Malawi is often called the "warm heart of Africa." because of the warmth and friendliness of the people. Malawians typically live with their extended families in huts that are grouped together in villages. A spirit of cooperation prevails as family members share both work and resources.
Malawi has a population of about 16 million (2013 est.), with 90% of the population living in the rural areas.
The Malawi people are of Bantu origin with the ethnic groups including Chewa, Nyanja, Yao, Tumbuka, Lomwe, Sena, Tonga, Ngoni, Ngonde, Asian and European.
The Chichewa (Chewa) people form the largest part of the population and are mostly in the central and southern parts of the country.
The Yao people are predominately found around the southern area of Lake Malawi.
Tumbuka are found mainly in the north of the country.
There are very small populations of Asian and European people living mainly in the cities.
English is the official language and is very widely spoken, particularly in main towns, but sometimes also in remote rural areas.
Chichewa is the common national tongue widely used throughout the country where, from 1968 until recently, it has served as the national language.
Chichewa words/phrases and their meanings in English
University of Malawi
Centre for Language Studies - to promote and develop Malawian languages - offers courses in intense Chichewa.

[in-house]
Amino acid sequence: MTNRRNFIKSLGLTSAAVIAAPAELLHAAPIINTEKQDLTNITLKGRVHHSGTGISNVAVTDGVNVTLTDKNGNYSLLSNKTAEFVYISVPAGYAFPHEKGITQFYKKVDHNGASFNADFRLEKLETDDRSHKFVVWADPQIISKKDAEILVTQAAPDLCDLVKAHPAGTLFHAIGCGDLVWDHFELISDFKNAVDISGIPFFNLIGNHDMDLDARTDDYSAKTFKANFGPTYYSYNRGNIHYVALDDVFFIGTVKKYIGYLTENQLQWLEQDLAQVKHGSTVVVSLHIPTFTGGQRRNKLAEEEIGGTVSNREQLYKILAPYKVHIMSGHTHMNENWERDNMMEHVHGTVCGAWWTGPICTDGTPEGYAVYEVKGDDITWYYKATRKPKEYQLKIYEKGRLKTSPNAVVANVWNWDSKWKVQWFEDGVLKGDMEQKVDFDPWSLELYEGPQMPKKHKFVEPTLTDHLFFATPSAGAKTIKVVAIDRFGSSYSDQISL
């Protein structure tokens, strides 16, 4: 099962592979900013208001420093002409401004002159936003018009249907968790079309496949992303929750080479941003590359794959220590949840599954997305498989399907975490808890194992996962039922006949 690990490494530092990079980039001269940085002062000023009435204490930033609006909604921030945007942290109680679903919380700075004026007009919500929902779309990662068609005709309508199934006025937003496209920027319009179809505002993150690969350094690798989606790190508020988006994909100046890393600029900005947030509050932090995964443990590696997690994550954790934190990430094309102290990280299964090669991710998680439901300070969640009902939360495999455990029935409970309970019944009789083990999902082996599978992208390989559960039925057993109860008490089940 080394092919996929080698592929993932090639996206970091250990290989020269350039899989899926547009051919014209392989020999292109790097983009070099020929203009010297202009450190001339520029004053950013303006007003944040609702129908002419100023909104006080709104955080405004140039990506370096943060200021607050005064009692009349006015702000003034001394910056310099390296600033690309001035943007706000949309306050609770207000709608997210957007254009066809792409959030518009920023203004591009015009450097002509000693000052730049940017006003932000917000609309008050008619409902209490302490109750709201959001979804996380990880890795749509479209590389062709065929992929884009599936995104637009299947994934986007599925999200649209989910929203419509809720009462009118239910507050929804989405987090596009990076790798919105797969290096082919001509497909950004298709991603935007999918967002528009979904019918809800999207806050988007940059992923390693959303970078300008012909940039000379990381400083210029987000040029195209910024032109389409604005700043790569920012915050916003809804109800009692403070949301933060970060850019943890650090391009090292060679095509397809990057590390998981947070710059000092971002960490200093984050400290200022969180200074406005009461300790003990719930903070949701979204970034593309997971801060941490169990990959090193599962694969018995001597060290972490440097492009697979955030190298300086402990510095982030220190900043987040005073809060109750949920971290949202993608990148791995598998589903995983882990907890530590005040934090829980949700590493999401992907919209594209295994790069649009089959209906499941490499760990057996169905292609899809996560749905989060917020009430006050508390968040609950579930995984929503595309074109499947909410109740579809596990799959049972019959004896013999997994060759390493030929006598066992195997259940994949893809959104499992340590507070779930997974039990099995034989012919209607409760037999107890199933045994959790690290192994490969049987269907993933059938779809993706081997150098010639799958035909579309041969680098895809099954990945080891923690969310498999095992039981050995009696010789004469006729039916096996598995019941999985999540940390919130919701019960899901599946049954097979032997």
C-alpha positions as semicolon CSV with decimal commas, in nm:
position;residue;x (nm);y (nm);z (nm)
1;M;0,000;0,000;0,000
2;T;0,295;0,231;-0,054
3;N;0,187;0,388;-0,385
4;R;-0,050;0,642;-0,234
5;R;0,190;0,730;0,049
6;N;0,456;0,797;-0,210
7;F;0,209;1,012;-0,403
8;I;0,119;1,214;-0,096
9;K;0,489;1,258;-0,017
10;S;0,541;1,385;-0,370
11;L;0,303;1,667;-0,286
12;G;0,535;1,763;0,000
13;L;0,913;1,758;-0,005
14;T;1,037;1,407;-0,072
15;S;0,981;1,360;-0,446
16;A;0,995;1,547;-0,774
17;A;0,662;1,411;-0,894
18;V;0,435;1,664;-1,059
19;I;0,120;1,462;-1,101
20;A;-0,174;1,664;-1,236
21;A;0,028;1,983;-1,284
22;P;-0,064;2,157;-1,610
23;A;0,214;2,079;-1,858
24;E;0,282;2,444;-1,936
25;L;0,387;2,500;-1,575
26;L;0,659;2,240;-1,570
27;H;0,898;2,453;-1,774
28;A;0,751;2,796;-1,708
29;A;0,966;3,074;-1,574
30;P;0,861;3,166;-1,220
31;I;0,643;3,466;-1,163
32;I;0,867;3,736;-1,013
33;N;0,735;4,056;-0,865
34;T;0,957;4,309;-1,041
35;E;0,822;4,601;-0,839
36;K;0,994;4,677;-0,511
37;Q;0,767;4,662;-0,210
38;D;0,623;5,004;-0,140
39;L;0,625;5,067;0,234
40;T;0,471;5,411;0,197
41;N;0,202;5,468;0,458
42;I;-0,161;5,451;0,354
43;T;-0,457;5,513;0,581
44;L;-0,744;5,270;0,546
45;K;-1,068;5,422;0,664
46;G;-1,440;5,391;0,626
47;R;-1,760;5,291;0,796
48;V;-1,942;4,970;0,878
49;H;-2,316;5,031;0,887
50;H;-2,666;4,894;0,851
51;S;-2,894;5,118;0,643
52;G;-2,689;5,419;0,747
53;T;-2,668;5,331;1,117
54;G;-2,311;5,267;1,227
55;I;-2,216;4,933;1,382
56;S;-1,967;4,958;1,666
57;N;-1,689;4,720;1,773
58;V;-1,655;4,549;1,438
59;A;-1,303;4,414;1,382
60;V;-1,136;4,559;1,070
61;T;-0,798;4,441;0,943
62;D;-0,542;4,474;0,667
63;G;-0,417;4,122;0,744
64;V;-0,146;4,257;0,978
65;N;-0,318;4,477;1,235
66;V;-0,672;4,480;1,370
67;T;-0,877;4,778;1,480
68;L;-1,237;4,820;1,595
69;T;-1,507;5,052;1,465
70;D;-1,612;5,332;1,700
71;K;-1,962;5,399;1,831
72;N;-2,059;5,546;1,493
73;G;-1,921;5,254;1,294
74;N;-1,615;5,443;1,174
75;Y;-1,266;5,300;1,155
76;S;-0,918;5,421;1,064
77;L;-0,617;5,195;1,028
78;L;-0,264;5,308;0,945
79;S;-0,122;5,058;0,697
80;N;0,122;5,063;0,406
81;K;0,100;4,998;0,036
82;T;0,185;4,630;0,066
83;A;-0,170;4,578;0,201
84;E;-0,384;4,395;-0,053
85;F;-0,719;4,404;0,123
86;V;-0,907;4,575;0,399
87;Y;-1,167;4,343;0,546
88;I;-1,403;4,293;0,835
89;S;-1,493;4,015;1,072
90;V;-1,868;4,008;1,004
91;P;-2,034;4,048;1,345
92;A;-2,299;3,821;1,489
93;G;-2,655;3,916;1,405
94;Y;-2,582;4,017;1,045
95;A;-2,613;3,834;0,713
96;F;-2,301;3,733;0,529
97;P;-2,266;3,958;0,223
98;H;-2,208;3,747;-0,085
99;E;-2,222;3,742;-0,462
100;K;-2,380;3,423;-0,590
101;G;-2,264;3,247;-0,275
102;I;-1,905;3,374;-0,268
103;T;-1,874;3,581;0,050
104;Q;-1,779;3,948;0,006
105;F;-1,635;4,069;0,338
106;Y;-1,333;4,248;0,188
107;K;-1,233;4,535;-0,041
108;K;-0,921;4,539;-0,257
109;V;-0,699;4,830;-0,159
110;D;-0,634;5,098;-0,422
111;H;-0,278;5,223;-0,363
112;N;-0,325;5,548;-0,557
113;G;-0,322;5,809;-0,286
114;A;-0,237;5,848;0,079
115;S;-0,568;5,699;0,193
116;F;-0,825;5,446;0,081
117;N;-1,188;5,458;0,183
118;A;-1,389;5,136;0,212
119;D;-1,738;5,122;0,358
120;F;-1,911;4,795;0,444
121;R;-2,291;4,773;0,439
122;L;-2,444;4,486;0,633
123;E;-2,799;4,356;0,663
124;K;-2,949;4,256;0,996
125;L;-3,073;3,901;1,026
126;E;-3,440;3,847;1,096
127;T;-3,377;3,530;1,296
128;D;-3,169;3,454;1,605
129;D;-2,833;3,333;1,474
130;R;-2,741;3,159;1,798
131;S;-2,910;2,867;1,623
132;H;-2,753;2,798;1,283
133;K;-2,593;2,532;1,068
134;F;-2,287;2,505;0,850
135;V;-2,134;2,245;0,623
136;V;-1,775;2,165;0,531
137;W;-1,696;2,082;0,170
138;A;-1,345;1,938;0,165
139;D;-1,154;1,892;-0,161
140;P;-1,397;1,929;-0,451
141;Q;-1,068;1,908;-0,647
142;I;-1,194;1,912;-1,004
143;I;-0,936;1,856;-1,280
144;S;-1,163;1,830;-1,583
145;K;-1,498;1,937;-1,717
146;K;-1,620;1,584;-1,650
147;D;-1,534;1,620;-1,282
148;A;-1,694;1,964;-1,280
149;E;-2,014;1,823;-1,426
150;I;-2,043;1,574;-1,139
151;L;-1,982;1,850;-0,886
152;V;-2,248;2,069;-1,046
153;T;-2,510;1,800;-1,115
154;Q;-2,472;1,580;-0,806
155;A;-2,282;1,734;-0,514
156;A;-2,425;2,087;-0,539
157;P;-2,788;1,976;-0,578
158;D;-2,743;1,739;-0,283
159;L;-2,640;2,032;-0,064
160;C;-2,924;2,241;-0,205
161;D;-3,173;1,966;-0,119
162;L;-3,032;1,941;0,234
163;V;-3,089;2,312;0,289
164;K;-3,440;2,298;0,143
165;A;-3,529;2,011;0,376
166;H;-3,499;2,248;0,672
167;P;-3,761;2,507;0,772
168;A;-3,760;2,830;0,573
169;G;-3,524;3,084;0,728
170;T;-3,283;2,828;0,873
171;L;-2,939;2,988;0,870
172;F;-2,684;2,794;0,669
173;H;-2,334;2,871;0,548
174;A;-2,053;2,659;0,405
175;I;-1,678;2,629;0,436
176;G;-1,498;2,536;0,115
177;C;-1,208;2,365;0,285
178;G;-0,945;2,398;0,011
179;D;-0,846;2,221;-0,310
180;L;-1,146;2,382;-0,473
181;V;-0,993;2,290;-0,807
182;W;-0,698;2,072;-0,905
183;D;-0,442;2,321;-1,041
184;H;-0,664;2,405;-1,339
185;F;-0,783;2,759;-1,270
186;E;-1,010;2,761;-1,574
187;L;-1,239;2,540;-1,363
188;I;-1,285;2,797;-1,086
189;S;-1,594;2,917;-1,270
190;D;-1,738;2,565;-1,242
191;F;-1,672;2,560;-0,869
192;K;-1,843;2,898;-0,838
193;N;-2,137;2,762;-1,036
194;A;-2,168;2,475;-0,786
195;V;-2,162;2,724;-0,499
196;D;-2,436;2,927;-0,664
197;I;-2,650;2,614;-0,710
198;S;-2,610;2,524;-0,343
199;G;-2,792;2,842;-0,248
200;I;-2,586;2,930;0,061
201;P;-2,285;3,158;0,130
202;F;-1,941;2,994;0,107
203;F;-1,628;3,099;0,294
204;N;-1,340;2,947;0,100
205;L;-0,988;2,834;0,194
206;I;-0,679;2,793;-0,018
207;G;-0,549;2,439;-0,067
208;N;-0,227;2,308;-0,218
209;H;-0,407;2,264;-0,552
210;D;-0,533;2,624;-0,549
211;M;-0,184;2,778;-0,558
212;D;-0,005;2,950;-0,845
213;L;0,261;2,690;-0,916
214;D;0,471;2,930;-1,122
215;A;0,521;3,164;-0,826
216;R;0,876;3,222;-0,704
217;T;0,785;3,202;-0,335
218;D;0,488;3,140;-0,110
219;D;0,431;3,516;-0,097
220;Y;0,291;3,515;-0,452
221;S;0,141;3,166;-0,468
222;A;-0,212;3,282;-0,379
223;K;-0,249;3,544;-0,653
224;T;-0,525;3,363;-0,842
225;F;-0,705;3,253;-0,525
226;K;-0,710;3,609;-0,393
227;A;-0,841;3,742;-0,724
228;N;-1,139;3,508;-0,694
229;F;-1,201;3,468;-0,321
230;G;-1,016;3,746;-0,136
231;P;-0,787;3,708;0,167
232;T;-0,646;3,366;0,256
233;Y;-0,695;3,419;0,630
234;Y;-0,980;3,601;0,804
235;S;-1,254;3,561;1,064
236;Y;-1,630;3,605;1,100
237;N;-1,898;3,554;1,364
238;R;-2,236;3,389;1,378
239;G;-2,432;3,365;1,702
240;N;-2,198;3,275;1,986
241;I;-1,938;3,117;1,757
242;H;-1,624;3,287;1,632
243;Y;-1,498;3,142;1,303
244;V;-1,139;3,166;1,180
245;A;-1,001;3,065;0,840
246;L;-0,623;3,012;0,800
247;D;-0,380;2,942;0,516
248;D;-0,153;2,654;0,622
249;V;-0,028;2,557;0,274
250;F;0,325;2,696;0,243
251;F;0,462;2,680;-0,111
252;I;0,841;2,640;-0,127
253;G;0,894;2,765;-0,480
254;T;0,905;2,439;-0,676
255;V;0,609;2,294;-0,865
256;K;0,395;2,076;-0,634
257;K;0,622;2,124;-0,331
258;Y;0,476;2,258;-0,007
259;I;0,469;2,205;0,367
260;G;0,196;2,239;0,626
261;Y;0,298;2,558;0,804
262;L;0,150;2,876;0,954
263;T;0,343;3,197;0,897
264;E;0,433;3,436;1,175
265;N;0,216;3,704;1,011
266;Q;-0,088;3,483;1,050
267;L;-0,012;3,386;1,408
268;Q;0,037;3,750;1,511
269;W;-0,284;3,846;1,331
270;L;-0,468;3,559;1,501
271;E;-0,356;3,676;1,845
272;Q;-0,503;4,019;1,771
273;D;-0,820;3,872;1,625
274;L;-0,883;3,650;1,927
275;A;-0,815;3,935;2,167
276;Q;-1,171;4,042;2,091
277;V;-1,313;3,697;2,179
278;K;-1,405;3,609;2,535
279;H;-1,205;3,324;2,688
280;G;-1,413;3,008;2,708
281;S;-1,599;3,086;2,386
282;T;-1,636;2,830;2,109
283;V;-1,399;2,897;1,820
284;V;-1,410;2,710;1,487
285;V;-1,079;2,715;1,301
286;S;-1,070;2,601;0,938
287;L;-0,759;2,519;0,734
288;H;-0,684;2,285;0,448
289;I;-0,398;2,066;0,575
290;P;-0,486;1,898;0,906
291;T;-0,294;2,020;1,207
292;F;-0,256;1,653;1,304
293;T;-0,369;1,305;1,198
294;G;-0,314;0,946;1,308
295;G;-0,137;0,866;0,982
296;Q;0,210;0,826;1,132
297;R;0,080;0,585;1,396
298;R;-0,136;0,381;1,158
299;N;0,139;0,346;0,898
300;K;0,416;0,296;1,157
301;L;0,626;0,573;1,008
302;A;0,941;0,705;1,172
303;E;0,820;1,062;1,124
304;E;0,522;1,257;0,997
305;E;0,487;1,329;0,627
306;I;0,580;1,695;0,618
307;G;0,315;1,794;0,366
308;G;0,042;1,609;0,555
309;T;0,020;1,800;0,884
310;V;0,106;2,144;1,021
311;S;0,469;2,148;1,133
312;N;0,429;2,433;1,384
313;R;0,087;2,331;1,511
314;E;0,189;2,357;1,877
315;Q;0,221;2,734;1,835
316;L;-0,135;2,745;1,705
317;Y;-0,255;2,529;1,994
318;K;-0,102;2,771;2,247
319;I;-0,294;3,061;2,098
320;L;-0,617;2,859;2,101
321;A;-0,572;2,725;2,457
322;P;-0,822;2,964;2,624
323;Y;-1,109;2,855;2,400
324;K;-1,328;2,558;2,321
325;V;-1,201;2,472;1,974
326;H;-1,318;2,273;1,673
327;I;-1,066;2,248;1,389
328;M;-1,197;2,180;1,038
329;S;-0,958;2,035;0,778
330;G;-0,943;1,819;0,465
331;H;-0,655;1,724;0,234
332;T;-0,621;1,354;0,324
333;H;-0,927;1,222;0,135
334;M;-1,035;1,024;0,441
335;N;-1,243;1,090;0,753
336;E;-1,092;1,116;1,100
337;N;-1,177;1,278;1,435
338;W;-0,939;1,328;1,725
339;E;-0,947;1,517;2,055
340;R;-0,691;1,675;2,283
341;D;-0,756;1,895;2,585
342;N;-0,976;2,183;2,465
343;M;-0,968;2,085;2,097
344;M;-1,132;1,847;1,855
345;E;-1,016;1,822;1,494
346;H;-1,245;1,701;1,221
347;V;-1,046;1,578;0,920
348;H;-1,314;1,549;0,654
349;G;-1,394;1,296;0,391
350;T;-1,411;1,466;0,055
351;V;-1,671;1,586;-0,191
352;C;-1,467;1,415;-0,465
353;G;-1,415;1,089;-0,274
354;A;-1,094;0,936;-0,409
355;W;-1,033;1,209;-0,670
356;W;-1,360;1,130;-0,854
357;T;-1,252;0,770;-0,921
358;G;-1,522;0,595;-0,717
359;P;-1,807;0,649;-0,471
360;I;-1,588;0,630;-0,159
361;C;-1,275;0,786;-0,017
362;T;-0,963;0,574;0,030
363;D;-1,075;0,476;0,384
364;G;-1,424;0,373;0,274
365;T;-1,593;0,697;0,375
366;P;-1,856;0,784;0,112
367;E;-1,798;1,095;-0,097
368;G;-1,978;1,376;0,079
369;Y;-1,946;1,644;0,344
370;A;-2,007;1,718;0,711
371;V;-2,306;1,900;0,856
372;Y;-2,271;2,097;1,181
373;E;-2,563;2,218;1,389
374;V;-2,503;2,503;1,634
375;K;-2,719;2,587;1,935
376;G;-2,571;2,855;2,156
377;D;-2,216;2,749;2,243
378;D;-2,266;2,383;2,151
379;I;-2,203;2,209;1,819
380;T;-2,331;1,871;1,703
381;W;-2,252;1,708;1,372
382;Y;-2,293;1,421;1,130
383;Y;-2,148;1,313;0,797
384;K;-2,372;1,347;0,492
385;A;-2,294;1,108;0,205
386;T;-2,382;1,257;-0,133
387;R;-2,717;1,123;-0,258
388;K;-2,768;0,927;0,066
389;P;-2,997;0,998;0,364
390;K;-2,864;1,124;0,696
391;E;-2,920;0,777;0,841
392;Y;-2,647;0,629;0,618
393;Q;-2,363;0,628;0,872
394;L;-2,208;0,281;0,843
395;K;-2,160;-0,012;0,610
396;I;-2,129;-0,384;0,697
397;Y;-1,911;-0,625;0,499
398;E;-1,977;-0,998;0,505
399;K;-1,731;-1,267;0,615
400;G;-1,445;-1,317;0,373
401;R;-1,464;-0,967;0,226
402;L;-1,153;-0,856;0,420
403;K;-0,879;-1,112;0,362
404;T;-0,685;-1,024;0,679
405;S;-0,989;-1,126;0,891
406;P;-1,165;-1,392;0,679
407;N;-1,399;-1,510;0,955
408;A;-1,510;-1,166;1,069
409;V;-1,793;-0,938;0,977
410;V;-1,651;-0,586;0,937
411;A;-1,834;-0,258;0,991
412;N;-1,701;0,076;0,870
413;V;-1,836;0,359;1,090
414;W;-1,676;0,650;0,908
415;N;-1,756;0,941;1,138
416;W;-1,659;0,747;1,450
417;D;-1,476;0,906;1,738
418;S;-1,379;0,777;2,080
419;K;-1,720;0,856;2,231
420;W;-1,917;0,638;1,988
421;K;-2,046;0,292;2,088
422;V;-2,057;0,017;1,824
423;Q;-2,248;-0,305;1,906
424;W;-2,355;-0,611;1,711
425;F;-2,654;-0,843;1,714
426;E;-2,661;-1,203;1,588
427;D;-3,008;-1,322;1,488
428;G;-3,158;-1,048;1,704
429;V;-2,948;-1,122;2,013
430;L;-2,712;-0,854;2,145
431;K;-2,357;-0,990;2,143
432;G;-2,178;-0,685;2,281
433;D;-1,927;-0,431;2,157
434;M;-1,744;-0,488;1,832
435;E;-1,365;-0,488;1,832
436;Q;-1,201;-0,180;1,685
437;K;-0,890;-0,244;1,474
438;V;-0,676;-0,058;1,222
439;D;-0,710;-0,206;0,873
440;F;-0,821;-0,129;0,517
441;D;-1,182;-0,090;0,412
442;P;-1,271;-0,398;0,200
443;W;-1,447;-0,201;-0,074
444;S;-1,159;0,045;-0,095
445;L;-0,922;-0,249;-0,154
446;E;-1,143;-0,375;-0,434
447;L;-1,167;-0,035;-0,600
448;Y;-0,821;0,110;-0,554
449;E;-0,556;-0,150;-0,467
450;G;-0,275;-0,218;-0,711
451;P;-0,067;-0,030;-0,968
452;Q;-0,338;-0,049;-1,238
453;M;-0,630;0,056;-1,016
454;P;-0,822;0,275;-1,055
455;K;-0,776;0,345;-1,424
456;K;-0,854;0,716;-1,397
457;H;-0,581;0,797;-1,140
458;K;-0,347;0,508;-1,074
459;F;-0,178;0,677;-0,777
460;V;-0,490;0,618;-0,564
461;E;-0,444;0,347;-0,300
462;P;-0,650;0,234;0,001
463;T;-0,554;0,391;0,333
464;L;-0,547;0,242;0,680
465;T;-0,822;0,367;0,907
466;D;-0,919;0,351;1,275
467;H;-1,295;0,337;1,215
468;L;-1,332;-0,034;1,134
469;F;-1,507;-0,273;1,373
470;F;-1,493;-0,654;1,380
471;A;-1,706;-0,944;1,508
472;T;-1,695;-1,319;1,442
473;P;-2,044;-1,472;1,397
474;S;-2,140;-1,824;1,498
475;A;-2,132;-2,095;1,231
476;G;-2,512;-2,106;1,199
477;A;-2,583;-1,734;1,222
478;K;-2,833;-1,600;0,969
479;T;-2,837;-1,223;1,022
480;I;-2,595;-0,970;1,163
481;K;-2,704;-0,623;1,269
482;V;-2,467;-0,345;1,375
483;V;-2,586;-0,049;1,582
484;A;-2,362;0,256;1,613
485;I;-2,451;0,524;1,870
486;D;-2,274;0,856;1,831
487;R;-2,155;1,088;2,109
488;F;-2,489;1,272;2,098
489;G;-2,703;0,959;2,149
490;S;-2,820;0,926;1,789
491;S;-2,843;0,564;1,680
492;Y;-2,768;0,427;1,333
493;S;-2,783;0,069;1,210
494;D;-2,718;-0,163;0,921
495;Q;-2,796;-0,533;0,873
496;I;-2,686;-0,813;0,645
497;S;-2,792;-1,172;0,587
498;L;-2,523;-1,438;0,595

Of the other languages spoken in Malawi, Tumbuka is spoken by about 500,000 people in the north, and Yao is spoken by about 600,000 people in the south.
Chichewa Online dictionary
The Chewa people, who form the largest part of the population predominantly are Christian / Protestant and the Yao people are mainly Muslim.
The religious groups in Malawi can be broken down aproximately as follows:
Roman Catholic 20%
for traditional indigenous beliefs and other minor religions 5%
The staple diet is white maize eaten with vegetables and, on occasion, fish or meat.
Mbatata Biscuits - sweet potato
Nthochi (banana) Bread
Mbatata (sweet potato) Cookies
Mtedza (peanut) Puffs
Zitumbuwa (banana fritters)
Cooking a traditional Malawian meal
more recipes from Malawi
The music traditions of Malawi are rich with cultural influences that include those of the Zulu Ngoni people from South Africa, the Islamic Yao people of Tanzania and others.
Most tribes have their own individual songs and dances. Common musical instruments to be found include drums, the mambilira, (which is similar to the western xylophone) rattles of different types and sizes, shakers which are tied to dancers legs and arms and are often known as maseche.
Malawi produces various colourful arts and crafts which are handworked to a high standard. There are many craft markets spread throughout the country and along the roadsides.
Chief chairs are a very popular item and can be found throughout the country.
The batiks in particular capture the vibrancy of Malawian culture, depicting the traditional with a modern appeal. Batik cloth prints are created using a traditional wax resist dyeing process.